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Peter Rossmeissl

Peter Rossmeissl, who has schizoaffective disorder, works as a peer support specialist at Journey Health Wellness Recovery, with a program called Promoting Recovery from Onset of Psychosis, or PROPs, for people between age 15 and 25 who are experiencing early symptoms of psychosis.

Peter Rossmeissl first experienced psychosis — difficulty recognizing what is real and what is not real — as a graduate student in microbiology in 1995 at UW-Madison, where he got a bachelor’s degree in biochemistry in 1987.

After spending time in jail and at Mendota Mental Health Institute, Rossmeissl ended up in transitional housing. In 2010, he discovered Yahara House, a clubhouse that helps adults who have mental illness recover.

Diagnosed with schizoaffective disorder, he takes four medications that help him live with the condition.

Since December, Rossmeissl, 51, has worked as a peer support specialist at Journey Health Wellness Recovery, with a program called Promoting Recovery from Onset of Psychosis, or PROPs. It is for people between age 15 and 25 who are experiencing early symptoms of psychosis.

What is it like to experience psychosis?

It’s hallucinations and delusions. Have you seen the movie, “A Beautiful Mind?” John Forbes Nash is talking to someone, and someone else (who is imaginary) comes up and talks to them. He asks, “Do you see this person?” That’s what it’s like. You can’t tell the difference between reality and what’s false. I still have delusions, but I’ve learned to recognize them, and I can push them down.

Has it been hard to work while having psychosis and mental illness?

When I was depressed a couple of years ago, it was very difficult. I would go to work for three or four hours and then go home and go back to sleep. With the psychosis, I have a good support network now. If I feel symptoms coming on, I talk to my psychiatrist immediately, and we adjust my medication. It usually arrests it. I spend as much time as I can at Yahara House. Having people that you trust around you makes a huge difference.

What was it like to be in transitional housing?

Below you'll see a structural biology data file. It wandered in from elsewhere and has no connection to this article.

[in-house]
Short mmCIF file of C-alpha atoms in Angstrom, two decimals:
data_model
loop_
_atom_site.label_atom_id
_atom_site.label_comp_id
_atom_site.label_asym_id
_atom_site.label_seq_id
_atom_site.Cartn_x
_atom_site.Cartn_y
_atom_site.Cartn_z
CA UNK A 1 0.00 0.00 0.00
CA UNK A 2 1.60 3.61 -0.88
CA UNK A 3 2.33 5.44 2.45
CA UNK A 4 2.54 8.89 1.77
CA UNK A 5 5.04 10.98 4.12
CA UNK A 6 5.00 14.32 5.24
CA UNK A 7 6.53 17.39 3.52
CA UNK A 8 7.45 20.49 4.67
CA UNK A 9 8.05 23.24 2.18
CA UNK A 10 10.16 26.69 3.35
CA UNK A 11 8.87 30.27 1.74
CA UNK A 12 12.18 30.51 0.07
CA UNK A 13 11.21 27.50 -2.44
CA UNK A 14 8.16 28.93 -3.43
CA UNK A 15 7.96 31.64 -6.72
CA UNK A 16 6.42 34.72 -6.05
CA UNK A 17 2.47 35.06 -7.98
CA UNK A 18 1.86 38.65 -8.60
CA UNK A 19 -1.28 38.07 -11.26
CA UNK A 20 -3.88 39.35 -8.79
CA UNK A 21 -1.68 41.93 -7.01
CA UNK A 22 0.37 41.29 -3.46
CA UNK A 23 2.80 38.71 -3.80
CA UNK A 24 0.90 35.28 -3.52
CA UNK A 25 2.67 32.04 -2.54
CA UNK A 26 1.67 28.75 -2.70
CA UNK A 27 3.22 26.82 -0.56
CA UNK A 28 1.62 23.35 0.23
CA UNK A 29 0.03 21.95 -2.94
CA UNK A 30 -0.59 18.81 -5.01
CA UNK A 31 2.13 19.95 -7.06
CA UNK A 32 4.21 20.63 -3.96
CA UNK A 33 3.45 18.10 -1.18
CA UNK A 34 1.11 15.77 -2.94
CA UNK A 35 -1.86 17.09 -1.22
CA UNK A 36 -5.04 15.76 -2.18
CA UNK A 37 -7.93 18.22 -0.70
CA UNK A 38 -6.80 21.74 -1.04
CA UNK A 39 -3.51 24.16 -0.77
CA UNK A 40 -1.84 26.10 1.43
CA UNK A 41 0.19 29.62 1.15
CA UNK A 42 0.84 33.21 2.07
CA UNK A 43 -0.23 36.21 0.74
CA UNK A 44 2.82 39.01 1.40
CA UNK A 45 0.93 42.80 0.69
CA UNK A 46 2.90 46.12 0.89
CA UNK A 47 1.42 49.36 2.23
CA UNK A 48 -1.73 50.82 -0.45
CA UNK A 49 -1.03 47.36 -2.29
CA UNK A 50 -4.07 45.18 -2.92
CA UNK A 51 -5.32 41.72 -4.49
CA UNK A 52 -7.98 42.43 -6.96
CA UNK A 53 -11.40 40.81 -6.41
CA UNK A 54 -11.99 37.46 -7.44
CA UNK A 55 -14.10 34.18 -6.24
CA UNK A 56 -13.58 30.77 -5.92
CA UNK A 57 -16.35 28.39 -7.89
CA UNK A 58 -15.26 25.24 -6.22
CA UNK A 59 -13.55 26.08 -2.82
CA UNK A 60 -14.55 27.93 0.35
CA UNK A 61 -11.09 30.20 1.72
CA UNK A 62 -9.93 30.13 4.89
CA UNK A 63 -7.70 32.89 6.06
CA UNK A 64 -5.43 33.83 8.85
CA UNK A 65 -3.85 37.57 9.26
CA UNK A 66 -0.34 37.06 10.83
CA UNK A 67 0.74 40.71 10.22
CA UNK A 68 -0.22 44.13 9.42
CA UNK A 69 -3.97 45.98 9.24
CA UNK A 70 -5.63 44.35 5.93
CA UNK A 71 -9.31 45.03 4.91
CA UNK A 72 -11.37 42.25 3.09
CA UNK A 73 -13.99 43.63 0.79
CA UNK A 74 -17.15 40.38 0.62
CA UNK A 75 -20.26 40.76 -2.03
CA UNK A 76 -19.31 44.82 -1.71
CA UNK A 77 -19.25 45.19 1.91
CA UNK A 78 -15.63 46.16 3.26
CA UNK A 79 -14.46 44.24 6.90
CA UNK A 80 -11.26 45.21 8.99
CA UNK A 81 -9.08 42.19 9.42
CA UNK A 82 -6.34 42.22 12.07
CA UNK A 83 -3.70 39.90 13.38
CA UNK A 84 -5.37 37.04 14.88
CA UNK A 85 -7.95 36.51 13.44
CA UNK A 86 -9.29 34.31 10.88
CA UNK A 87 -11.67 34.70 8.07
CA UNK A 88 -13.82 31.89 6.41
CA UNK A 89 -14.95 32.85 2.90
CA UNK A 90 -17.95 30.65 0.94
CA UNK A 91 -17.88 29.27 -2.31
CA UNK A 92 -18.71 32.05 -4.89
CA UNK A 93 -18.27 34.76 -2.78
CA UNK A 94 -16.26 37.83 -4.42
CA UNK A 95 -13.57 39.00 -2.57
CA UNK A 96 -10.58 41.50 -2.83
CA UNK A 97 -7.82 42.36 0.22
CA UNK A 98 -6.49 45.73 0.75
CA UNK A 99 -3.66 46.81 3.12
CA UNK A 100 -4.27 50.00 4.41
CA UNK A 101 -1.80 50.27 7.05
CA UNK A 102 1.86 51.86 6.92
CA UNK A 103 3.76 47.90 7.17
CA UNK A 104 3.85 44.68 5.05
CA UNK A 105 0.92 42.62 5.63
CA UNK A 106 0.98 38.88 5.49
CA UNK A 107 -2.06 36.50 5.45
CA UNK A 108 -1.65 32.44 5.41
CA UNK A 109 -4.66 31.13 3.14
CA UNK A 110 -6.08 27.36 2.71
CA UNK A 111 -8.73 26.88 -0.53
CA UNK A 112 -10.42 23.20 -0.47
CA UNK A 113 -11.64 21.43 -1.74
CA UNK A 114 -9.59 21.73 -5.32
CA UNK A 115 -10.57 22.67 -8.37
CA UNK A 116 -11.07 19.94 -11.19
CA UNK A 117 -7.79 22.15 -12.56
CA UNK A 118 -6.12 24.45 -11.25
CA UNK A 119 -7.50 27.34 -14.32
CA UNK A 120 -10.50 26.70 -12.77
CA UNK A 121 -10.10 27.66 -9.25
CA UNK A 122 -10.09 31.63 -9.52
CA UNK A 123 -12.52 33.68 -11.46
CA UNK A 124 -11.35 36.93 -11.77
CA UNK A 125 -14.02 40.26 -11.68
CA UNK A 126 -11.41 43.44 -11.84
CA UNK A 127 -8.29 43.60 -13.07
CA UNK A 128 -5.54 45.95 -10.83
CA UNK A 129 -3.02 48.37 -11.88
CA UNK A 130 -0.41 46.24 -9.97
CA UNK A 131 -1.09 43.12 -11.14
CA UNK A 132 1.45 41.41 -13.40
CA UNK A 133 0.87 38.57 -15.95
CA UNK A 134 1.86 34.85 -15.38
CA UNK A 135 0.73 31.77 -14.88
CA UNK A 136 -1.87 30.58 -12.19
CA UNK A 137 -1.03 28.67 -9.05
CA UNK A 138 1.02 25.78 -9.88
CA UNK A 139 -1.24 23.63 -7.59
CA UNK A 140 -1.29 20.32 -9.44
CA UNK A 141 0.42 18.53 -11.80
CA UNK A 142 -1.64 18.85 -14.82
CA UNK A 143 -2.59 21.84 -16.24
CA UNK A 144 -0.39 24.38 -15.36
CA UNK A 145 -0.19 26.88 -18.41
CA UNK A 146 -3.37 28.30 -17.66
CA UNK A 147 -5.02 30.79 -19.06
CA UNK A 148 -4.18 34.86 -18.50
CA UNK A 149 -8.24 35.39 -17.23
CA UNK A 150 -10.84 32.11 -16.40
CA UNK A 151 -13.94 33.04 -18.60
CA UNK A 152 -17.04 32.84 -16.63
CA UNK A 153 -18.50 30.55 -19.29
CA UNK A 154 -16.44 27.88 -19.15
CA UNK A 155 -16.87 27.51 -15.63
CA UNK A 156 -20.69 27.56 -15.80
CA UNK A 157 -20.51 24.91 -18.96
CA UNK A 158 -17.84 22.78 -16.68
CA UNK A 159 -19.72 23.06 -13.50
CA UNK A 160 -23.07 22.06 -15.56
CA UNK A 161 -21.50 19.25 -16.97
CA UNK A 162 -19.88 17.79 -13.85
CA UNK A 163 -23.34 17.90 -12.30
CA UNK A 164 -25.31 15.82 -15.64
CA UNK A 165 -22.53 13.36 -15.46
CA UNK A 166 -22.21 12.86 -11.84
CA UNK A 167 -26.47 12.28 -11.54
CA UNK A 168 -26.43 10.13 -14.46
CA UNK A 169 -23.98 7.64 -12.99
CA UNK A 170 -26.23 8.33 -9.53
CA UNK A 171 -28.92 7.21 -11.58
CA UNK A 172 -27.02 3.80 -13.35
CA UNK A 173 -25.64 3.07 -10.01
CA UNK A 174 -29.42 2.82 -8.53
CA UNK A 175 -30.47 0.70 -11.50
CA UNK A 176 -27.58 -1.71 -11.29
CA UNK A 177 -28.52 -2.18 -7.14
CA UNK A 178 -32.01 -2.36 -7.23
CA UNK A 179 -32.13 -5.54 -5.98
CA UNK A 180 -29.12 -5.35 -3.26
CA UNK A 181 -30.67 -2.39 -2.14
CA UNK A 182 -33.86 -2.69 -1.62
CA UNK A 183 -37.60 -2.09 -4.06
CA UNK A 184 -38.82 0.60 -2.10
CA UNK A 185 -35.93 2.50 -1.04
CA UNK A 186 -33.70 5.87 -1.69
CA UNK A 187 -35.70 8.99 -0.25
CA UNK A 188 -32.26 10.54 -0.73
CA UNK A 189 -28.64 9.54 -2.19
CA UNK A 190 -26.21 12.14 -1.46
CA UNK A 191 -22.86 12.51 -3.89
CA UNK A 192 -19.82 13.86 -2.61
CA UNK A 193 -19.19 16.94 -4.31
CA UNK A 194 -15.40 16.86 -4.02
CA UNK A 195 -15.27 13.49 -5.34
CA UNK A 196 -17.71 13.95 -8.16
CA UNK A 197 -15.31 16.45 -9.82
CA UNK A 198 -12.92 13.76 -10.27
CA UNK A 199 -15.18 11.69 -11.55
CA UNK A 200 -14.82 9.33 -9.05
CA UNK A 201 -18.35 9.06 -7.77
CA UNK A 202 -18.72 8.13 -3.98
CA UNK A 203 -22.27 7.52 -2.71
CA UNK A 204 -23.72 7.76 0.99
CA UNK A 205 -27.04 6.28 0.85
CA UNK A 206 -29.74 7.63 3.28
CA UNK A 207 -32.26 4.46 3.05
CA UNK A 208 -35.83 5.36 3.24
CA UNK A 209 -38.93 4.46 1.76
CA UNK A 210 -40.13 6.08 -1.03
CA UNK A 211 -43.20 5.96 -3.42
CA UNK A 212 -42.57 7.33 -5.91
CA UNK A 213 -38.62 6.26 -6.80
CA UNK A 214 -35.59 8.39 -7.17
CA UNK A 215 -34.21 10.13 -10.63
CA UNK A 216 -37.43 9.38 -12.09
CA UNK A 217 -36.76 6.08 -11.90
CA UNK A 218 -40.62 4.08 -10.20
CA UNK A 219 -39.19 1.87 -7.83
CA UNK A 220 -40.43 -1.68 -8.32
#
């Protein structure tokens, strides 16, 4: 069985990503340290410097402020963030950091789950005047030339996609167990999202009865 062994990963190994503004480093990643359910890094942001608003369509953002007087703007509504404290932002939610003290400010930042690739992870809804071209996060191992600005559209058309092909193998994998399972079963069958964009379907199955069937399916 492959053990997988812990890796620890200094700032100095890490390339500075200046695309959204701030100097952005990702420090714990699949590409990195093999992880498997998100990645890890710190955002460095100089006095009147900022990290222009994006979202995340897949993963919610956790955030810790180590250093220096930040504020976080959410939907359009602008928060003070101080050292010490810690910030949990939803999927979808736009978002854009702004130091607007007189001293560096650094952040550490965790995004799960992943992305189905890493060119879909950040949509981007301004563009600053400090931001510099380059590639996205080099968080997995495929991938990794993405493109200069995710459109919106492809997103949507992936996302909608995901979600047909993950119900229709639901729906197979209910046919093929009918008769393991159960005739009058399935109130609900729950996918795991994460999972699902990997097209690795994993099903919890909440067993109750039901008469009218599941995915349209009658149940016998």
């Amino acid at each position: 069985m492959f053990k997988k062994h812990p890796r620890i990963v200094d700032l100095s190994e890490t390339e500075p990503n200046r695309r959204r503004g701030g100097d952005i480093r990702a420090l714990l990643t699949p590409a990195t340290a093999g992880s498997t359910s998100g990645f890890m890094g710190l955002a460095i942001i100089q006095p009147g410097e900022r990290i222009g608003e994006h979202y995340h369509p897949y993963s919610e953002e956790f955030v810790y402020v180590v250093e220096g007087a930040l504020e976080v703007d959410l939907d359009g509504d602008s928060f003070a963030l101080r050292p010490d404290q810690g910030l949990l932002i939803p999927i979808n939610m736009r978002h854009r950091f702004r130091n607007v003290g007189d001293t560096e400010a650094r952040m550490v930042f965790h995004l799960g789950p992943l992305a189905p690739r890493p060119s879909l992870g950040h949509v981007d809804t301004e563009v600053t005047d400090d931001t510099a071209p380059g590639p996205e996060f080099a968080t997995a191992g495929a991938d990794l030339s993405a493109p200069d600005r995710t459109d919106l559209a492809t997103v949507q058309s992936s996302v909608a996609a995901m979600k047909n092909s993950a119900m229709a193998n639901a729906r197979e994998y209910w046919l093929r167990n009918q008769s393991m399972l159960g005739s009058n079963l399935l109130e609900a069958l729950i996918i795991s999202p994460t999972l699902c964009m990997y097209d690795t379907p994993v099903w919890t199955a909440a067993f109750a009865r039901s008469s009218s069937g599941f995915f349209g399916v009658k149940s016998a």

It was pretty terrifying. I was one step away from living on the streets. The threat was there all the time. I wasn’t exactly a model employee, so getting work was really difficult. You feel yourself shrinking. It’s like someone is slowly flipping light switches off. I never imagined I would ever be able to own property. You’re hoping you can get your own apartment, if that.

How are you helping people through your job at Journey?

Insight into one’s illness is really important for recovery. It allows you to take medication and put up with the side effects. You have to experiment a little bit to get the right medications. A lot of people get frustrated by that process. I let people see that there’s hope. I tell them my story. They can talk to someone who has been there.

What do people misunderstand most about mental illness?

We’re not all looking to harm someone. We’re not all recluses. We need human interaction. We need to feel like we’re a part of the flow of society. If you can provide an opportunity by giving someone a job or inviting them into your church or inviting them into your home, and treating them like a friend, those are really important things to do. People living with mental illness want all of those things.

Tell me about the condo you are buying.

It’s on the west side of Madison. It’s a two-bedroom, one bath. It’s going to allow me to have a dog, which I’m excited about. It’s nice to be able to build up equity. One thing you don’t have if you’ve been unemployed or underemployed for a long time is a retirement plan. This will allow me to save for that.

— Interview by David Wahlberg

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